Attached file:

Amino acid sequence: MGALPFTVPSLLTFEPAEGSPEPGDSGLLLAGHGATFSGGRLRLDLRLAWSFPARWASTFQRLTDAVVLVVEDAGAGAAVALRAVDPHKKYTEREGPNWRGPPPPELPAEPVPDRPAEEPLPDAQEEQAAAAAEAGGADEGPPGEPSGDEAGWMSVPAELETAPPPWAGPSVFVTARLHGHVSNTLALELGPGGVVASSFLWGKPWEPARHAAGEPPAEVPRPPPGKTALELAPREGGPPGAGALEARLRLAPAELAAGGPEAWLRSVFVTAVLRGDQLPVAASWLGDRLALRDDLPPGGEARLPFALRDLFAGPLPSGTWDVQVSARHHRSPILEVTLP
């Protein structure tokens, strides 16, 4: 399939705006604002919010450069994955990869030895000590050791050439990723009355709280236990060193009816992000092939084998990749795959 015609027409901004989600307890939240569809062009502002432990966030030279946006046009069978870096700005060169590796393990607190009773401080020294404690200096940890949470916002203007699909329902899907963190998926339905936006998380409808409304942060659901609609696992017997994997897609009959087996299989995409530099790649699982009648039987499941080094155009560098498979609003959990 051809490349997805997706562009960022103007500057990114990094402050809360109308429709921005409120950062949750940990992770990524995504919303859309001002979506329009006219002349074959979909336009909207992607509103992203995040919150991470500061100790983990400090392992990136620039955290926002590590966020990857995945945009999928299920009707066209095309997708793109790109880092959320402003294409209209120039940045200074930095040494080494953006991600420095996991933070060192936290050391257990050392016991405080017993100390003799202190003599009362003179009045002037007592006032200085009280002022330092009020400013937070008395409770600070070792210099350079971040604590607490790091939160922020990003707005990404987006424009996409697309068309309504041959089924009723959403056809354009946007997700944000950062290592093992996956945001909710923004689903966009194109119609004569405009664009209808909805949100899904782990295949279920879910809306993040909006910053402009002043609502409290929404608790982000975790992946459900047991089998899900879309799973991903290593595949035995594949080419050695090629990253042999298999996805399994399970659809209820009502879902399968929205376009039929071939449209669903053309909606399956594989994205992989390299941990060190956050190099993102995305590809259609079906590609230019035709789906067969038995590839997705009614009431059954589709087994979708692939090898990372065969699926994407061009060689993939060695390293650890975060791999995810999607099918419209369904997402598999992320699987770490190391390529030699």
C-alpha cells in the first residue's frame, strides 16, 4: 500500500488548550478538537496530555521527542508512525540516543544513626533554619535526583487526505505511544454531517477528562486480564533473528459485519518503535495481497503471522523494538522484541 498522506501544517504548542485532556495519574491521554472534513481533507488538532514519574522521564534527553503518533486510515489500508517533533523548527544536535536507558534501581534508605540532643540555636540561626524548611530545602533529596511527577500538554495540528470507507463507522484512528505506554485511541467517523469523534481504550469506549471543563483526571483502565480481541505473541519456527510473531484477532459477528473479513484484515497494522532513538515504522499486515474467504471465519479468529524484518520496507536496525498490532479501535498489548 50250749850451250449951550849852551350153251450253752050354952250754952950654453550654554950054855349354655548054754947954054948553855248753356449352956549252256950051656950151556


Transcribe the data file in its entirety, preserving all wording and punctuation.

Amino acid sequence: MGALPFTVPSLLTFEPAEGSPEPGDSGLLLAGHGATFSGGRLRLDLRLAWSFPARWASTFQRLTDAVVLVVEDAGAGAAVALRAVDPHKKYTEREGPNWRGPPPPELPAEPVPDRPAEEPLPDAQEEQAAAAAEAGGADEGPPGEPSGDEAGWMSVPAELETAPPPWAGPSVFVTARLHGHVSNTLALELGPGGVVASSFLWGKPWEPARHAAGEPPAEVPRPPPGKTALELAPREGGPPGAGALEARLRLAPAELAAGGPEAWLRSVFVTAVLRGDQLPVAASWLGDRLALRDDLPPGGEARLPFALRDLFAGPLPSGTWDVQVSARHHRSPILEVTLP
């Protein structure tokens, strides 16, 4: 399939705006604002919010450069994955990869030895000590050791050439990723009355709280236990060193009816992000092939084998990749795959 015609027409901004989600307890939240569809062009502002432990966030030279946006046009069978870096700005060169590796393990607190009773401080020294404690200096940890949470916002203007699909329902899907963190998926339905936006998380409808409304942060659901609609696992017997994997897609009959087996299989995409530099790649699982009648039987499941080094155009560098498979609003959990 051809490349997805997706562009960022103007500057990114990094402050809360109308429709921005409120950062949750940990992770990524995504919303859309001002979506329009006219002349074959979909336009909207992607509103992203995040919150991470500061100790983990400090392992990136620039955290926002590590966020990857995945945009999928299920009707066209095309997708793109790109880092959320402003294409209209120039940045200074930095040494080494953006991600420095996991933070060192936290050391257990050392016991405080017993100390003799202190003599009362003179009045002037007592006032200085009280002022330092009020400013937070008395409770600070070792210099350079971040604590607490790091939160922020990003707005990404987006424009996409697309068309309504041959089924009723959403056809354009946007997700944000950062290592093992996956945001909710923004689903966009194109119609004569405009664009209808909805949100899904782990295949279920879910809306993040909006910053402009002043609502409290929404608790982000975790992946459900047991089998899900879309799973991903290593595949035995594949080419050695090629990253042999298999996805399994399970659809209820009502879902399968929205376009039929071939449209669903053309909606399956594989994205992989390299941990060190956050190099993102995305590809259609079906590609230019035709789906067969038995590839997705009614009431059954589709087994979708692939090898990372065969699926994407061009060689993939060695390293650890975060791999995810999607099918419209369904997402598999992320699987770490190391390529030699």
C-alpha cells in the first residue's frame, strides 16, 4: 500500500488548550478538537496530555521527542508512525540516543544513626533554619535526583487526505505511544454531517477528562486480564533473528459485519518503535495481497503471522523494538522484541 498522506501544517504548542485532556495519574491521554472534513481533507488538532514519574522521564534527553503518533486510515489500508517533533523548527544536535536507558534501581534508605540532643540555636540561626524548611530545602533529596511527577500538554495540528470507507463507522484512528505506554485511541467517523469523534481504550469506549471543563483526571483502565480481541505473541519456527510473531484477532459477528473479513484484515497494522532513538515504522499486515474467504471465519479468529524484518520496507536496525498490532479501535498489548 50250749850451250449951550849852551350153251450253752050354952250754952950654453550654554950054855349354655548054754947954054948553855248753356449352956549252256950051656950151556